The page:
Need some help working on emotions and social skills with your students? In my last posts, I shared some tips and some amazing links for free information to use with a slant toward older or more skilled students. For me, that happened to be my emotionally disturbed students, who lack the emotion vocabulary needed for interactions with their peers, especially in terms of conflicts and problem solving.
This week I am sharing some of my favorite books and resources for younger or more limited students. In my case, this is my students who are on the autism spectrum. Unlike the students I discussed last week, who initiate interactions with their peers, but then misinterpret social cues and get into conflicts, this week’s post is geared more towards students who have limited interactions with their peers or who interact without ever realizing that everyone else does not have the same interests that they do.
I still start with emotion vocabulary. See my last post here if you’d like some great links for the vocabulary resources. I choose targets to expand their language ability for thinking about and expressing their feelings, with activities based on the students’ ages and cognitive skills, and keeping in mind what problems they are showing in their school interactions. After my students can use the new words expressively and identify the basic emotion group, I like to start using stories. First, practicing language skills in literacy activities is good practice, especially for my caseload of limited readers. Second, good stories can provide contexts for understanding emotions and situations that elicit them in a way that no amount of typical vocabulary exercises can. But perhaps most important of all, applying the new vocabulary in discussion of story plots begins to get my students to understand that people have different perspectives. What made the story character feel angry may make my student feel sad.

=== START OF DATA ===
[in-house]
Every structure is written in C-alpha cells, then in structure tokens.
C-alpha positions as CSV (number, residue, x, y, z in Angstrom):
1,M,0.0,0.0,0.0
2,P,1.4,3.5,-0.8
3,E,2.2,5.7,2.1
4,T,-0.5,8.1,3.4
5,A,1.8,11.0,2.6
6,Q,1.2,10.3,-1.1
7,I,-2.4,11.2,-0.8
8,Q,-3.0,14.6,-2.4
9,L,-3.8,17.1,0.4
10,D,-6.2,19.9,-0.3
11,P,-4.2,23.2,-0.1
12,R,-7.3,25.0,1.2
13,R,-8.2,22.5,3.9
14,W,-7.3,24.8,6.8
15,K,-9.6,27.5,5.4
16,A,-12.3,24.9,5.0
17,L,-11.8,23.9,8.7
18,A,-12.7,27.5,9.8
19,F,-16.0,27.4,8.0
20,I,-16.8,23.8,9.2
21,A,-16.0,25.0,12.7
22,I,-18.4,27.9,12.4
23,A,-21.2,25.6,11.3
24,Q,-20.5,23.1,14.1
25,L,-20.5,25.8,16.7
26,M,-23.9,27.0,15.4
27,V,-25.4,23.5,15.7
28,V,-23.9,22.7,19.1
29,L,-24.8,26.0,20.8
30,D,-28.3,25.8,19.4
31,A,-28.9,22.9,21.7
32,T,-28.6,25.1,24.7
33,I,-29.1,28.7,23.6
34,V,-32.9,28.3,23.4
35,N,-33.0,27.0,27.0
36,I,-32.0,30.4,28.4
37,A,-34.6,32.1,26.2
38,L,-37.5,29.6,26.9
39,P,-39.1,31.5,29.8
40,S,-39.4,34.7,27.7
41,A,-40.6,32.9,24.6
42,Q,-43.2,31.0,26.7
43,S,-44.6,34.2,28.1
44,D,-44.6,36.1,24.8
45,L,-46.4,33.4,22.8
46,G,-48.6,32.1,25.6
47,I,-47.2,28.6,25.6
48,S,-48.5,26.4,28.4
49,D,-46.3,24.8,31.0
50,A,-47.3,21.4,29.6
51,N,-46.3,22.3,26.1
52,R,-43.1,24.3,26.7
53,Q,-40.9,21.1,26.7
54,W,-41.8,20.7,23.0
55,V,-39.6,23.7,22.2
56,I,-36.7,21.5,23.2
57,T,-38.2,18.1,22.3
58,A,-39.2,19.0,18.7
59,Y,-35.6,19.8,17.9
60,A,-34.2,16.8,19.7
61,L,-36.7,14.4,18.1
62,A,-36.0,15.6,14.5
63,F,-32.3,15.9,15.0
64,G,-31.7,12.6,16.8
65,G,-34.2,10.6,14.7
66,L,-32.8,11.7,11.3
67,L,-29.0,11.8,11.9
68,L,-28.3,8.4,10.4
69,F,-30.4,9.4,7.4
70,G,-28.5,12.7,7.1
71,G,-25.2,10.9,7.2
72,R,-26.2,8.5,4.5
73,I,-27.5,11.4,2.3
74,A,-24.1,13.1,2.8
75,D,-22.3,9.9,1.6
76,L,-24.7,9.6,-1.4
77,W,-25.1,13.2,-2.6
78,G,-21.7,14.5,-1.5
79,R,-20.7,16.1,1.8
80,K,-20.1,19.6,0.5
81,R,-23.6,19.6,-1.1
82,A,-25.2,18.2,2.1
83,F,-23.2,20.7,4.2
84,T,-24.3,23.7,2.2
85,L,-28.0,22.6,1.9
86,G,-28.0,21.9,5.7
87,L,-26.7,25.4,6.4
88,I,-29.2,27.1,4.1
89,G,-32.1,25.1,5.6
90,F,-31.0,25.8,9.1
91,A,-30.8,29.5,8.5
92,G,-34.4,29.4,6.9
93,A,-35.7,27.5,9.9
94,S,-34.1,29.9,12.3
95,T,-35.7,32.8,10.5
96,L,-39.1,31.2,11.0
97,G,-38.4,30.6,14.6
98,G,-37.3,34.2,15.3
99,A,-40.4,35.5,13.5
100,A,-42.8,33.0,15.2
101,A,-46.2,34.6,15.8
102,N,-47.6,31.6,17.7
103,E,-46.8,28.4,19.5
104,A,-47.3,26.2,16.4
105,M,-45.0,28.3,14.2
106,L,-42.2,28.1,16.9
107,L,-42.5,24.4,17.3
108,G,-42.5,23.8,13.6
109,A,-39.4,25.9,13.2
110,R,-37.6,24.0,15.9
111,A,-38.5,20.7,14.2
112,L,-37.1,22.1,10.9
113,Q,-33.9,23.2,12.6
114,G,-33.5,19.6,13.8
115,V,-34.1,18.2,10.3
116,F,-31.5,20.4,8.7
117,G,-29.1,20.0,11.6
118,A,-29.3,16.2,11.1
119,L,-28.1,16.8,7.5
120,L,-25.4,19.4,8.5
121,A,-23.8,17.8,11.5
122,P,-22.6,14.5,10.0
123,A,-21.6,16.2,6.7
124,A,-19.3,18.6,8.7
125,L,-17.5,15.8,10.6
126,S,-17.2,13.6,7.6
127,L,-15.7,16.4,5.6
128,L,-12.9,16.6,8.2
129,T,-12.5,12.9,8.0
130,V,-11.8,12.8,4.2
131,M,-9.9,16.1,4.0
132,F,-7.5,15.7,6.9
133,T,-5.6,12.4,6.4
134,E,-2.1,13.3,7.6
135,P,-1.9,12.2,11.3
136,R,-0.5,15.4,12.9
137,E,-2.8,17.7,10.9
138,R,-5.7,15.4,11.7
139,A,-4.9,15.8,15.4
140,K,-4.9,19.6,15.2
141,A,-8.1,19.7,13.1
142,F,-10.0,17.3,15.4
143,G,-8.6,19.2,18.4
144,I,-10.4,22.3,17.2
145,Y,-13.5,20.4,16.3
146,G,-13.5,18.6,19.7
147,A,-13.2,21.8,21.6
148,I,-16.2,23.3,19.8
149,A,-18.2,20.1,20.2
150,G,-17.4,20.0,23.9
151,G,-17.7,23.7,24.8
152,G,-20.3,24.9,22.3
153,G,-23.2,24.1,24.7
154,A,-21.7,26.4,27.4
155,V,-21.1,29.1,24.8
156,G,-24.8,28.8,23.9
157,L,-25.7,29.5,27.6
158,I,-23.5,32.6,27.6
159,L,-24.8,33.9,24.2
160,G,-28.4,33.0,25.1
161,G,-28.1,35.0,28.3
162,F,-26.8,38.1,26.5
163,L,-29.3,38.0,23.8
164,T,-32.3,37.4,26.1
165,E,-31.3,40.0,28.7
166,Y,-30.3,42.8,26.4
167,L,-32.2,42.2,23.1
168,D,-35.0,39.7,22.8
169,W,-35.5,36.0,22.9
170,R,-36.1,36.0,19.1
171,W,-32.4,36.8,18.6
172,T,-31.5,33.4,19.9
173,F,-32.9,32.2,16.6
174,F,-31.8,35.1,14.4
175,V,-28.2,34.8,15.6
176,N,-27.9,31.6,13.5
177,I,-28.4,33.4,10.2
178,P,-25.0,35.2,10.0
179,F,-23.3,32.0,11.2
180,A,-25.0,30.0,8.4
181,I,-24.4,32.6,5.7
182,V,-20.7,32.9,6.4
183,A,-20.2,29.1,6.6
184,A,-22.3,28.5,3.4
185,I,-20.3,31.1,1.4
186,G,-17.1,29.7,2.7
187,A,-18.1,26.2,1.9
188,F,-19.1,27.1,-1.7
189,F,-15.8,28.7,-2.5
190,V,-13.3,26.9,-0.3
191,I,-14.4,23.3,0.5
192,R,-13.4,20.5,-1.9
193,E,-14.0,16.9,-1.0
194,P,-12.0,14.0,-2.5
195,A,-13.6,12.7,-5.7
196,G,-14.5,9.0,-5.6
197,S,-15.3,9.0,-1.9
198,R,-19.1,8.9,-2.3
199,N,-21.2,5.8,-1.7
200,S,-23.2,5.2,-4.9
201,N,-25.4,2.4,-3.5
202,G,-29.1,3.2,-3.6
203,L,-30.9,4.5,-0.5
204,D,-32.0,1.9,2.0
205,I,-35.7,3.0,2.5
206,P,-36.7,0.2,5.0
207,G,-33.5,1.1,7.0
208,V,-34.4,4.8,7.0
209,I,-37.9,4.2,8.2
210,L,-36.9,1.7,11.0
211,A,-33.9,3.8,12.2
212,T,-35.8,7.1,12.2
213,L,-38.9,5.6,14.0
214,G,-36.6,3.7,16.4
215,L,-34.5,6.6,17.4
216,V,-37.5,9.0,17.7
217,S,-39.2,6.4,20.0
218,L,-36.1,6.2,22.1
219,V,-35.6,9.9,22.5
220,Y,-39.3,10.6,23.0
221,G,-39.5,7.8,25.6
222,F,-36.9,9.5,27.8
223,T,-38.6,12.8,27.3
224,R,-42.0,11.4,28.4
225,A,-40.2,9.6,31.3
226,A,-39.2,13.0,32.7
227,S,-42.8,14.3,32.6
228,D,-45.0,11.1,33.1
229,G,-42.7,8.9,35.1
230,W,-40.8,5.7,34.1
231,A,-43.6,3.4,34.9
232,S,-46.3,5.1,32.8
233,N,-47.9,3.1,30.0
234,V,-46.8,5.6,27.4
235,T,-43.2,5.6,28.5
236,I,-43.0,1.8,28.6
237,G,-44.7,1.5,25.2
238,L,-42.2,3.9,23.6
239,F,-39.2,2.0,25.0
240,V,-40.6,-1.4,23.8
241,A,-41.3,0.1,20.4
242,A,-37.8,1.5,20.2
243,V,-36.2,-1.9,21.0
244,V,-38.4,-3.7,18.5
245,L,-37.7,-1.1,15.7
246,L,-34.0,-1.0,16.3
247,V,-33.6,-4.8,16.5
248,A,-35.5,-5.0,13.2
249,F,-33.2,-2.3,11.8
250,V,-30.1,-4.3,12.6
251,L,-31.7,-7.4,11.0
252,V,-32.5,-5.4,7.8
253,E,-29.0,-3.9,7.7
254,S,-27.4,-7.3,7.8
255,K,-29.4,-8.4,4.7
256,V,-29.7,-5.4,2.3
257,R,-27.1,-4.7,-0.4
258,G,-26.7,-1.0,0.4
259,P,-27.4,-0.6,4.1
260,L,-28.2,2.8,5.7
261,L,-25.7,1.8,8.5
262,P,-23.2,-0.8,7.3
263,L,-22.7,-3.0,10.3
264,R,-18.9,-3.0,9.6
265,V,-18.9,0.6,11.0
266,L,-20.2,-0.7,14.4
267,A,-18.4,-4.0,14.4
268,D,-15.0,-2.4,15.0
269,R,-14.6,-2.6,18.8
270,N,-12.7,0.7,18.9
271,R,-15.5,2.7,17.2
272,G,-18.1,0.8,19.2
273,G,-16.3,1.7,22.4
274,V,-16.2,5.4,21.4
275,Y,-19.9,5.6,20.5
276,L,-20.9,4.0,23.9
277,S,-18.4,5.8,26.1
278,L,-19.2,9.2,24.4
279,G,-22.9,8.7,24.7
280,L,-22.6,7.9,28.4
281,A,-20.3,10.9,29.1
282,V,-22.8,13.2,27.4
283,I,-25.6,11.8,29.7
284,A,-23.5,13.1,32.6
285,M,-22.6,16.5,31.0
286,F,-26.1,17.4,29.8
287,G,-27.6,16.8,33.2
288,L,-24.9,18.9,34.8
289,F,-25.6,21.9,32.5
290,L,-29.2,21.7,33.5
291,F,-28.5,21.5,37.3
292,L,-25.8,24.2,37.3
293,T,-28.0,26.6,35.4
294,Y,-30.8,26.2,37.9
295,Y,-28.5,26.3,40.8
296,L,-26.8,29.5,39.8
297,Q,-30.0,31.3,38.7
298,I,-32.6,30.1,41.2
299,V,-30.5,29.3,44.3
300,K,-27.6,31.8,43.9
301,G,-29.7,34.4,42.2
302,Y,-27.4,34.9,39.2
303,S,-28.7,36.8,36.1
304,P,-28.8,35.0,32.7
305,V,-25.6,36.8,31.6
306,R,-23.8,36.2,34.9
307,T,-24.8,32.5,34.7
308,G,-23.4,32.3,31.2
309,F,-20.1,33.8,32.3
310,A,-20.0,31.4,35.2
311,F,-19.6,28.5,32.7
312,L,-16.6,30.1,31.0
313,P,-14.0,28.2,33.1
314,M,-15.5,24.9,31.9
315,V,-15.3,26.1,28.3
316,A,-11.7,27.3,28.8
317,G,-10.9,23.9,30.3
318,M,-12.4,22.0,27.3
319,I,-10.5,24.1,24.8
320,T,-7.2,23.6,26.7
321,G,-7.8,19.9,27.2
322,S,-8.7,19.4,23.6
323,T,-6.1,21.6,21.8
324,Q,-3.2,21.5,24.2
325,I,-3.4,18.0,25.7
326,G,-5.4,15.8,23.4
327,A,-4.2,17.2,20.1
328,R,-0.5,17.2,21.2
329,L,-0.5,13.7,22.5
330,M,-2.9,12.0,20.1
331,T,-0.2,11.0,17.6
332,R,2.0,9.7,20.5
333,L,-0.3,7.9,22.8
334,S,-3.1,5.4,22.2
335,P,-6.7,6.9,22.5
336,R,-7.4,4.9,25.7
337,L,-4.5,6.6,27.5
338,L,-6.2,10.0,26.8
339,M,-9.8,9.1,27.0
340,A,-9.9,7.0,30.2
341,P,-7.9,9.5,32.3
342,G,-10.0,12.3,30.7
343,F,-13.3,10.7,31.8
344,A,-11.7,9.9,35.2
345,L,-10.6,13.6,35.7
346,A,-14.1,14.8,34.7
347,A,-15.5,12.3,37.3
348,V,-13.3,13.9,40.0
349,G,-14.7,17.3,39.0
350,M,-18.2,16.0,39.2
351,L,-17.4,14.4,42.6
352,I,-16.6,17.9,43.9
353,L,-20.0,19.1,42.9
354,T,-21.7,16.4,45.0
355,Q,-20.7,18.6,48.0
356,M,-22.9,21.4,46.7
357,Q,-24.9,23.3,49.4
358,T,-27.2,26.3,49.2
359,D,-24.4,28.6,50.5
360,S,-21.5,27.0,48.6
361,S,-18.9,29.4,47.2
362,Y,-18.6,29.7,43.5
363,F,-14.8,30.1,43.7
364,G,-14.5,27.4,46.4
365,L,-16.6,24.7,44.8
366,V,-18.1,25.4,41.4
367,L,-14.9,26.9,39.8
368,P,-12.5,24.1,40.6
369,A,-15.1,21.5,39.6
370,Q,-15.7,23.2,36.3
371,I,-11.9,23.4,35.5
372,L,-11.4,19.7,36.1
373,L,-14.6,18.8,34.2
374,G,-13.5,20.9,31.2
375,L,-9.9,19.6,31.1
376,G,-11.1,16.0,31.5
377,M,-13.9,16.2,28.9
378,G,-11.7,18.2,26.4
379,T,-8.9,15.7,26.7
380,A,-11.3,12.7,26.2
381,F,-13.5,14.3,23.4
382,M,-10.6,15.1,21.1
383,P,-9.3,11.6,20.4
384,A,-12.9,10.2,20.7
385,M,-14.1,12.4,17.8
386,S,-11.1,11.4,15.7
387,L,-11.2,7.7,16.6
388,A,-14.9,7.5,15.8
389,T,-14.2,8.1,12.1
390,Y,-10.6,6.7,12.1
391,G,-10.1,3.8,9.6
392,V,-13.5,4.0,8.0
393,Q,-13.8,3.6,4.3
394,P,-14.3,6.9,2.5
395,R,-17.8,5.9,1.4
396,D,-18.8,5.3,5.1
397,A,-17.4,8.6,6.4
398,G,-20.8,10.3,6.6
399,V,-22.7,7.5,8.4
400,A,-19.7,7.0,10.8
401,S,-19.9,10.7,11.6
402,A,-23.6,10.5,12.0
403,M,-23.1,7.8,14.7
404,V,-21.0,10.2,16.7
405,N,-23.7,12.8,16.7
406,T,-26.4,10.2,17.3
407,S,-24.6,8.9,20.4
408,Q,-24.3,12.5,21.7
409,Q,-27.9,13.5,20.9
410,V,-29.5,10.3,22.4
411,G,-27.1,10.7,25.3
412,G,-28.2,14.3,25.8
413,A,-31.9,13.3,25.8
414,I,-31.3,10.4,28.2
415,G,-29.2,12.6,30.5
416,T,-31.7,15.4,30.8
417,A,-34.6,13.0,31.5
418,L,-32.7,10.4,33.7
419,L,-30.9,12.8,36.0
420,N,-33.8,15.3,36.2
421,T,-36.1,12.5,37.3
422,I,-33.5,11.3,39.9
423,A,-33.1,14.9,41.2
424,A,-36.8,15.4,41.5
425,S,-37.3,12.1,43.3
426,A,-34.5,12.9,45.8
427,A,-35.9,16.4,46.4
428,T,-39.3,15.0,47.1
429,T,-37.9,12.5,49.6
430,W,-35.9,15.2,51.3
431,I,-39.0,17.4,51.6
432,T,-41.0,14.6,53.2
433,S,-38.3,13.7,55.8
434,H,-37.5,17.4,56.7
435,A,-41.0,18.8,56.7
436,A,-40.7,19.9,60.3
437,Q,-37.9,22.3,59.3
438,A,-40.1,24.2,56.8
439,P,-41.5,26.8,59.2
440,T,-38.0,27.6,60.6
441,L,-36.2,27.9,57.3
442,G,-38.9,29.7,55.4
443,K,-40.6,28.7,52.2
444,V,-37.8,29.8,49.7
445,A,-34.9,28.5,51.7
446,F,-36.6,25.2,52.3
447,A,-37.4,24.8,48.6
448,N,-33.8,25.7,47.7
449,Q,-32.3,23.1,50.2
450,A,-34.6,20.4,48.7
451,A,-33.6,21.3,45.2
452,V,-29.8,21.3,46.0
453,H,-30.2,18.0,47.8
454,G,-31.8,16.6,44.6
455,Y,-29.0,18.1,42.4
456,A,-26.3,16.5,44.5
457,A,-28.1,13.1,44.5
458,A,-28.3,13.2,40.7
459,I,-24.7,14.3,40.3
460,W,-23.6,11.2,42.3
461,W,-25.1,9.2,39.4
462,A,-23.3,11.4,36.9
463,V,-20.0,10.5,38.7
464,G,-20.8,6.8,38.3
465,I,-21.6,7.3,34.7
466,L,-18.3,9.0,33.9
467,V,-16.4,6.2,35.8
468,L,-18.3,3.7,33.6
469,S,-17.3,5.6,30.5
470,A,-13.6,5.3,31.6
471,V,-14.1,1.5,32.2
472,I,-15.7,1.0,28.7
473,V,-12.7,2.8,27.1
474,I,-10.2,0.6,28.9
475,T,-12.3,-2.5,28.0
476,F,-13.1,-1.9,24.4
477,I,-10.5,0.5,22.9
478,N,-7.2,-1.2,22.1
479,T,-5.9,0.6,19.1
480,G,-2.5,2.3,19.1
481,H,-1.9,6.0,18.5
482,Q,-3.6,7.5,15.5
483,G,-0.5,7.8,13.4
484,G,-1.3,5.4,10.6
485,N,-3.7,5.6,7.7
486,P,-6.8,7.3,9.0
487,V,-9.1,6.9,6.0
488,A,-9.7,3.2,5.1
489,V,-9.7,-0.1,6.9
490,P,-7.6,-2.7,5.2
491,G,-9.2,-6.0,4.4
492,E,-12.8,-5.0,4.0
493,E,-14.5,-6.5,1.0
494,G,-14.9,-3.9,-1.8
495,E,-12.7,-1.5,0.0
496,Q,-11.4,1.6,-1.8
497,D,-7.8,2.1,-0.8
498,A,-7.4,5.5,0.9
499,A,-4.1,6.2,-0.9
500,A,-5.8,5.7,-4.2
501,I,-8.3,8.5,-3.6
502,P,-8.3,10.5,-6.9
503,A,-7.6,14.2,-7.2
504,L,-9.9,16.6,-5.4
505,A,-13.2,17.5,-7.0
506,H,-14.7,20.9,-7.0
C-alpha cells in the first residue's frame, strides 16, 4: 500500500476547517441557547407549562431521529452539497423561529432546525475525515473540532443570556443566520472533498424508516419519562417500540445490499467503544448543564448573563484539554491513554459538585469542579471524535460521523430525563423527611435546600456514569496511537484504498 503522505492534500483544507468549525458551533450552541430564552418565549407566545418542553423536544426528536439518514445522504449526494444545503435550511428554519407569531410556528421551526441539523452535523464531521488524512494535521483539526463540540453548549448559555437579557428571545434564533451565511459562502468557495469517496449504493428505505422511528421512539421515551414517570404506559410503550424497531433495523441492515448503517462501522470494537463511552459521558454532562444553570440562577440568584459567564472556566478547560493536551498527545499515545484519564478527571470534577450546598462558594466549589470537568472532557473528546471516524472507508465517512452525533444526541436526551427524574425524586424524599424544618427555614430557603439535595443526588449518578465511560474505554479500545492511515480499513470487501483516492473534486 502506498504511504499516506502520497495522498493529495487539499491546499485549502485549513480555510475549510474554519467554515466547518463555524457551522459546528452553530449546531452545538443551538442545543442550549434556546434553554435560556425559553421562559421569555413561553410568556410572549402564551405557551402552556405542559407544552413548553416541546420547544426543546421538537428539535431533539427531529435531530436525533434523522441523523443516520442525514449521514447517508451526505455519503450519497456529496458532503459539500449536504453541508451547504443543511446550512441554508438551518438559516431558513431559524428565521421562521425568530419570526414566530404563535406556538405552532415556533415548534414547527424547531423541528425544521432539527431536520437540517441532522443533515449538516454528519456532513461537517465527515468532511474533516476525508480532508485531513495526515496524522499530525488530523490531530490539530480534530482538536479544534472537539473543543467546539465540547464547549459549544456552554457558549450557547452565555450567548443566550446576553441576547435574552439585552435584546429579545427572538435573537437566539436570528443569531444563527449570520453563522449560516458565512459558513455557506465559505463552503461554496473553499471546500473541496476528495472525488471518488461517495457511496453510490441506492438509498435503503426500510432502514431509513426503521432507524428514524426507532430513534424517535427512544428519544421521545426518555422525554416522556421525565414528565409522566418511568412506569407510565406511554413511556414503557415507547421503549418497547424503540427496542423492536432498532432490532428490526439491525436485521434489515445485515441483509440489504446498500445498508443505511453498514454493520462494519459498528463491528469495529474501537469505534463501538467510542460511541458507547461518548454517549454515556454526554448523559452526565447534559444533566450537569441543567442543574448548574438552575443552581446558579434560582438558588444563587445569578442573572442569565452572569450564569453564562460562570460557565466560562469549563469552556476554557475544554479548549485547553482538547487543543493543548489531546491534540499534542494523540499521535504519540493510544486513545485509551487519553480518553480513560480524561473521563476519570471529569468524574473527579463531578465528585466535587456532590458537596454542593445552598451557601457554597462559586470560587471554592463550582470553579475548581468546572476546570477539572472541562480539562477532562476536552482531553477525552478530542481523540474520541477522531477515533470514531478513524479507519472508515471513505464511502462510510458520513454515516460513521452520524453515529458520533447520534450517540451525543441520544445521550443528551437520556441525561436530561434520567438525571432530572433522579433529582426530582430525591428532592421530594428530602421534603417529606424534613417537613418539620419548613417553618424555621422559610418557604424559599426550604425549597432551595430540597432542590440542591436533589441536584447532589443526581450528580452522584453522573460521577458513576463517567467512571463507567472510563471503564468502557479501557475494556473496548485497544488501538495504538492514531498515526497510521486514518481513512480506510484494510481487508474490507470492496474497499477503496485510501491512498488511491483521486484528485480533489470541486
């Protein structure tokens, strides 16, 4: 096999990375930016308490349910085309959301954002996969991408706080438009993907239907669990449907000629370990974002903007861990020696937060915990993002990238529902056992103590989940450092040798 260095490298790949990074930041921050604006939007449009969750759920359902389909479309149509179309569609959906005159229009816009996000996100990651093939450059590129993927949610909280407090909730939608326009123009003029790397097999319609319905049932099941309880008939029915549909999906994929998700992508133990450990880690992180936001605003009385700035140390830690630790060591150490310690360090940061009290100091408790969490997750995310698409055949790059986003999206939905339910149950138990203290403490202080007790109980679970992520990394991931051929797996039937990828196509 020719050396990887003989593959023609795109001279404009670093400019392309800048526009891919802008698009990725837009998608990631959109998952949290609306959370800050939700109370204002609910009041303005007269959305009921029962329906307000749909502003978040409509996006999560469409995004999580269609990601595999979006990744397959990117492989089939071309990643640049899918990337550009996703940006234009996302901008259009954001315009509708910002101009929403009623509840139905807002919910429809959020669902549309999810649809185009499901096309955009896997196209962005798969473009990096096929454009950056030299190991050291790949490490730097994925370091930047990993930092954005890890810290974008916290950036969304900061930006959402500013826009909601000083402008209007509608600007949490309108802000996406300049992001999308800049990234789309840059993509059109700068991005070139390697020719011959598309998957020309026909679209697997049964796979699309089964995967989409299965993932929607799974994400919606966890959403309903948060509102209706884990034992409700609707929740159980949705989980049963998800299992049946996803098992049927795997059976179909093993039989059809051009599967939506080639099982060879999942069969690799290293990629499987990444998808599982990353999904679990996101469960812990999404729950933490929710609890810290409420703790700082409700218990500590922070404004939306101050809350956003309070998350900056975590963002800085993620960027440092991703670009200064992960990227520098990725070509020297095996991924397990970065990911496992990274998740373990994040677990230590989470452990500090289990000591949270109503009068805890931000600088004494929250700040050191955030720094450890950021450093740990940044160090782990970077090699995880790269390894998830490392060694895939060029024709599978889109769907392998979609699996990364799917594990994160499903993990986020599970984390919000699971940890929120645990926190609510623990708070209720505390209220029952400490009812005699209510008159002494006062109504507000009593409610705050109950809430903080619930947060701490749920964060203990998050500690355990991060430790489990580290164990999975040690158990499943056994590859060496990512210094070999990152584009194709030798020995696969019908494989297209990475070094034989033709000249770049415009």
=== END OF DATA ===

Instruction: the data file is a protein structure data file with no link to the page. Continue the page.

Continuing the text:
While there are lots of picture books available for young kids, I am constantly searching for good books to use with older kids who are functioning at lower levels. I’ll share my favorites here, but please comment if you have another book for me to try! I’d be ever so grateful!
Books for Teaching Emotion Vocabulary
These links are ones I am looking into this summer to expand my selection of books to use:
The website has both a book list and teaching resource guides!
This link has the names of books sorted by the emotion it teaches, especially useful for targeting specific vocabulary.
This PDF gives ideas for how to use books to teach about emotions.
My go to resource presently for stories about emotions is one I purchased from Attainment Company: Focus on Feelings. The stories feature older people, focus on specific vocabulary targets and review them in later stories. The stories have real photos and are short enough to maintain my students attention!
If you’d like to download a great free sample of their style, try ‘Good Day, Bad Day.’
For picture books that you can purchase or sign out from your library, my personal favorites, which I have tried out, are No, David, A Bad Case of Stripes and Dear Mrs. LaRue. While these do not directly teach specific emotions, they are superb stories that do more than just allow you to discuss how the characters are feeling about the plot events. They provide multiple opportunities to compare how the different characters are feeling, their varied perspectives, and which one your students can relate to. A Bad Case of Stripes and Dear Mrs. LaRue also show how feelings and characters can change over time.
If you have a favorite of your own, please share in the comments! I’d love to have some recommendations!